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hamilton to secretary at war - Alexander Hamilton, The Works of Alexander Hamilton, (Federal Edition), vol. 7 
The Works of Alexander Hamilton, ed. Henry Cabot Lodge (Federal Edition) (New York: G.P. Putnam’s Sons, 1904). In 12 vols. Vol. 7.
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hamilton to secretary at war
July 29, 1799.
Sir:—I have honor to acknowledge the receipt of your letter of the 25th instant, inclosing a warrant for the execution of Sergeant Hunt.
I have reflected carefully on the point submitted to our joint consideration, and, upon the whole, I incline to the side of forbearance.
The temper of our country, is not a little opposed to the frequency of capital punishment. Public opinion, in this respect, though it must not have too much influence, is not wholly to be disregarded. There must be some caution not to render our military system odious by giving it the appearance of being sanguinary.
Considering, too, the extreme lenity in time past, there may be danger of shocking even the opinion of the army by too violent a change. The idea of cruelty inspires disgust, and ultimately is not much more favourable to authority than the excess of lenity.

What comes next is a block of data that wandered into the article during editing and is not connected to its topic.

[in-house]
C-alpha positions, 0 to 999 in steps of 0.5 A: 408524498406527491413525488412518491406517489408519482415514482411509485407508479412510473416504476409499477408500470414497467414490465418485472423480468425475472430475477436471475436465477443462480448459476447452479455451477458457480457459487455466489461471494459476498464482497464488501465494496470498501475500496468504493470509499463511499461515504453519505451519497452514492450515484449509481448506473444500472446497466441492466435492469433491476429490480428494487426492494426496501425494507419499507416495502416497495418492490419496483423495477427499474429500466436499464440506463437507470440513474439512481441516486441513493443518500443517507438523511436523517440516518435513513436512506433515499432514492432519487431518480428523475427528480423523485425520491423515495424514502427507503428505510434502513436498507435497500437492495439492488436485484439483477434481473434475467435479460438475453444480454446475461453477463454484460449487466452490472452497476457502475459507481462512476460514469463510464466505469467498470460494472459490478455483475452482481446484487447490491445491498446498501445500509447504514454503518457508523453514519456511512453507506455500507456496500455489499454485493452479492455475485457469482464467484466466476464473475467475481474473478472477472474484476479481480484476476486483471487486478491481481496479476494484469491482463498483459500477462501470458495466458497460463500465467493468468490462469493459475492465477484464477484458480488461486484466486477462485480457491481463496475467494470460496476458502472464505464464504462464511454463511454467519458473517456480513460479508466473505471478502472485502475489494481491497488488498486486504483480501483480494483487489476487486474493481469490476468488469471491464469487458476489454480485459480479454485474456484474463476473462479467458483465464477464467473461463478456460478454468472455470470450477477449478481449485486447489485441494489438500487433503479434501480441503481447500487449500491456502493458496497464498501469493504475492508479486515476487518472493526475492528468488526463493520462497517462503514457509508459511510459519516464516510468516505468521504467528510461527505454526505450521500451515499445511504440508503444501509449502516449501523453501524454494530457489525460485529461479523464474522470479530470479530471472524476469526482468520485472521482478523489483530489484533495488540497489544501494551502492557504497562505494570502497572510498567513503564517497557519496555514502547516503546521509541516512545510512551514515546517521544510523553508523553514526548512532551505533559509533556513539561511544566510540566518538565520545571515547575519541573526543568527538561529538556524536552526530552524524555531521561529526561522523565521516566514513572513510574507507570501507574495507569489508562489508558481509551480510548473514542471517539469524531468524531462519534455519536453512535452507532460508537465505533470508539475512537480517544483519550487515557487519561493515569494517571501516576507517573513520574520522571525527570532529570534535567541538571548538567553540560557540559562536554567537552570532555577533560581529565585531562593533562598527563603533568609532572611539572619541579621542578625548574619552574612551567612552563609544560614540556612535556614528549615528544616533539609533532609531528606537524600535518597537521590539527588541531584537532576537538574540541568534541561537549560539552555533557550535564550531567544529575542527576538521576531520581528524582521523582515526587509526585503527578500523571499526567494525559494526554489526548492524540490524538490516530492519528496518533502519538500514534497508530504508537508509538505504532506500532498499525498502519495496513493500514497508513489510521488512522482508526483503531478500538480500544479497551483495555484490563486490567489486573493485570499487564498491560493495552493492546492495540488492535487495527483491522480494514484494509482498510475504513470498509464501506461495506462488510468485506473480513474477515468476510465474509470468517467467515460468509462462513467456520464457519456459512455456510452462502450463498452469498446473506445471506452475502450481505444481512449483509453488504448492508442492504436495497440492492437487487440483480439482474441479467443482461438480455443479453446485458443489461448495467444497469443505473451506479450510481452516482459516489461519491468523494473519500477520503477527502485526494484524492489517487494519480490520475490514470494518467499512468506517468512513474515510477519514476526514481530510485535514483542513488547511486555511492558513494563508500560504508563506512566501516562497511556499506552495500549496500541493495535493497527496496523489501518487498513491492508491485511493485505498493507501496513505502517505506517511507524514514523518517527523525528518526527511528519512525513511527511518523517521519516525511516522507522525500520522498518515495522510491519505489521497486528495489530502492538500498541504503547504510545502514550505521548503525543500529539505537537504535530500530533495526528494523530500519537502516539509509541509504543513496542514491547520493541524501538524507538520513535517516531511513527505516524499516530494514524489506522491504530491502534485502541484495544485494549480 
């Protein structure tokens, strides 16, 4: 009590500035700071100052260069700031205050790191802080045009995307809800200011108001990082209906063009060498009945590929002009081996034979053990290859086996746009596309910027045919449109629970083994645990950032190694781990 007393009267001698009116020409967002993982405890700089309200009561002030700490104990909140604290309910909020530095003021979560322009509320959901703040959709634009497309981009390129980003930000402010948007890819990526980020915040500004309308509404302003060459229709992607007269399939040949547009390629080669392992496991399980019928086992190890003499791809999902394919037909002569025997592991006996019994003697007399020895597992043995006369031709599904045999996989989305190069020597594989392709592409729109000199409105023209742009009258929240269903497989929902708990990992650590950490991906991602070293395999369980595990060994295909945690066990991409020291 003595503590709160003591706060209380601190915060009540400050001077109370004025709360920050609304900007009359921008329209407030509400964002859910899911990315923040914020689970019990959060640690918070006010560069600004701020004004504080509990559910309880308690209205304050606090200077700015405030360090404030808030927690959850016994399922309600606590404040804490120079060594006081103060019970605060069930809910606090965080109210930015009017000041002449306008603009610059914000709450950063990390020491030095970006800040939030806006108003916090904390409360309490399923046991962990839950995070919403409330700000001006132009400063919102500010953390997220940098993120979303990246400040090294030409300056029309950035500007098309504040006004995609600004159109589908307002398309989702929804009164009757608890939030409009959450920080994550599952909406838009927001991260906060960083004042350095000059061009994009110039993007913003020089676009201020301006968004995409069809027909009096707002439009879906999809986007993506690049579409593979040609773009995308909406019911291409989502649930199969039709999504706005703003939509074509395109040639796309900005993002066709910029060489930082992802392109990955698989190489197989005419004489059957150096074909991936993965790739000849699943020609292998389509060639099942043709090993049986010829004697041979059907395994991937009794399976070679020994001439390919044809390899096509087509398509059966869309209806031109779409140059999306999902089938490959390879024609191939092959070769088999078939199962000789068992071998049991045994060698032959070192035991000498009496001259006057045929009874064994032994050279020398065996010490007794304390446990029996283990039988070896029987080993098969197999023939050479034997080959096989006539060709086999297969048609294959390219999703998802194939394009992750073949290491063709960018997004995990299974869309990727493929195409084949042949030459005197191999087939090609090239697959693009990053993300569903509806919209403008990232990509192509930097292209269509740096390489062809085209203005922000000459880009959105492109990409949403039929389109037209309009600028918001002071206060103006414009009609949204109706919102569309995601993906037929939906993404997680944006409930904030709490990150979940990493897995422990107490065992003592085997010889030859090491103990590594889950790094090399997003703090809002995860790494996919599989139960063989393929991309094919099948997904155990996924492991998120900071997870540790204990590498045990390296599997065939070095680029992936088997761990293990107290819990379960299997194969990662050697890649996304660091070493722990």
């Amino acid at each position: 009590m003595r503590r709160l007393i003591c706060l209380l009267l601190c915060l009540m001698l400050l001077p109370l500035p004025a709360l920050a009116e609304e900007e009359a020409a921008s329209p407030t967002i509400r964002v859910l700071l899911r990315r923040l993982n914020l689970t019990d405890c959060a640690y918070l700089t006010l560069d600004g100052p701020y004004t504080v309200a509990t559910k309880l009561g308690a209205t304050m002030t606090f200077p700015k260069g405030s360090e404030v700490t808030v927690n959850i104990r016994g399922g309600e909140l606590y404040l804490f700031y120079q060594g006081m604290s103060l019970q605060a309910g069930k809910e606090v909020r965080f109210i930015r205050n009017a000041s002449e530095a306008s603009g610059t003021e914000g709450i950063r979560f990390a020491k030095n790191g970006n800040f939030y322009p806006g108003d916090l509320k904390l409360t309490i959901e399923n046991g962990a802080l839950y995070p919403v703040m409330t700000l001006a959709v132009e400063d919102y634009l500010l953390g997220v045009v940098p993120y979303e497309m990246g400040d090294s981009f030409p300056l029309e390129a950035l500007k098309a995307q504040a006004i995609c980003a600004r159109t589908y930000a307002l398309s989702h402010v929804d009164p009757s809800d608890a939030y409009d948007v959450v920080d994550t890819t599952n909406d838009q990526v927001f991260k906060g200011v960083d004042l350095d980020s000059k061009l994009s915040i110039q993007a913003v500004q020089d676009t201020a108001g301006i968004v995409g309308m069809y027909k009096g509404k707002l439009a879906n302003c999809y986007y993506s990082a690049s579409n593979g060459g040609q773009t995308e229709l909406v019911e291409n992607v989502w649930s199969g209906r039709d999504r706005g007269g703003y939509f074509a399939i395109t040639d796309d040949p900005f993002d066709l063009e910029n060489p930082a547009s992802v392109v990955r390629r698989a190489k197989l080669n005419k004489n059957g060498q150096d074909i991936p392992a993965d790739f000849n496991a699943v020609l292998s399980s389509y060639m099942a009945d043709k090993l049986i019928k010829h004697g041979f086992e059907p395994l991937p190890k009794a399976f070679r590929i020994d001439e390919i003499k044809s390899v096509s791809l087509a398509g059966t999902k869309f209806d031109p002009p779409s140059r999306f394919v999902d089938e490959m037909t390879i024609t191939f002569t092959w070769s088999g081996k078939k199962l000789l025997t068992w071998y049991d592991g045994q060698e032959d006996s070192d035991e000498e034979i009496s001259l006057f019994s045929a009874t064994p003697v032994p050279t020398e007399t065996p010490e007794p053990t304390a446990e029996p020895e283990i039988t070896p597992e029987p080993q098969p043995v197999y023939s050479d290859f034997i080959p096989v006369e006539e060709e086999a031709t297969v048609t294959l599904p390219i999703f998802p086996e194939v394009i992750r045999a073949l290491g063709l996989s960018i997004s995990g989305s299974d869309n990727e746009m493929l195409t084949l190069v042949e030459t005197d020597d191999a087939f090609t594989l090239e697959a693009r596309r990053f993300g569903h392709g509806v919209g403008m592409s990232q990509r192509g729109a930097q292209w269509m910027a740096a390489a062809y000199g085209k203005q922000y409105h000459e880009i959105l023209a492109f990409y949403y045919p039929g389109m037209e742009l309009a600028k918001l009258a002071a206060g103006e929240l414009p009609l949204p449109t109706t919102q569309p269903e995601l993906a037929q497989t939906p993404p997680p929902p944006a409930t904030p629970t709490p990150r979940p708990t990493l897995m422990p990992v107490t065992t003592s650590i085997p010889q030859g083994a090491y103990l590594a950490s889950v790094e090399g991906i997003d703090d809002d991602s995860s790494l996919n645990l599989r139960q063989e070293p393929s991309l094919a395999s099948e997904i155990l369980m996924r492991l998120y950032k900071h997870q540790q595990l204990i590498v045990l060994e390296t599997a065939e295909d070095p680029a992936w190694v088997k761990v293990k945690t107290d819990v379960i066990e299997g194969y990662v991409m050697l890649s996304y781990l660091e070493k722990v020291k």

Neither is it clear that one example, so quickly following upon the heels of another, in the same corps, will materially increase the impression intended to be made, or answer any valuable purpose.
If, for any or all of these reasons, the utility of the measure be doubtful, in favor of life it ought to be forborne. It is the true policy of the government to maintain an attitude which shall express a reluctance to strike, united with a determination to do it whenever it shall be essential.
It is but too certain in will not be long before other instances will occur in which the same punishment will be decreed for the same offence. To disseminate the examples of executions so far as they shall be indispensable, will serve to render them more efficacious.
Under these impressions, if I hear nothing to the contrary from you by the return of the post, I shall issue an order to the following effect: “That, though the President has fully approved the sentence of Sergeant Hunt, and, from the heinous nature of his conduct, considers him a very fit subject for punishment; yet, being unwilling to multiply examples of severity, however just, beyond what experience may show to be indispensable, and hoping that the good faith and patriotism of the soldiery will spare him the painful necessity of frequently resorting to them, he has thought fit to authorize a remission of the punishment; directing, nevertheless, that Sergeant Hunt be degraded from his station.”
I request to be speedily instructed.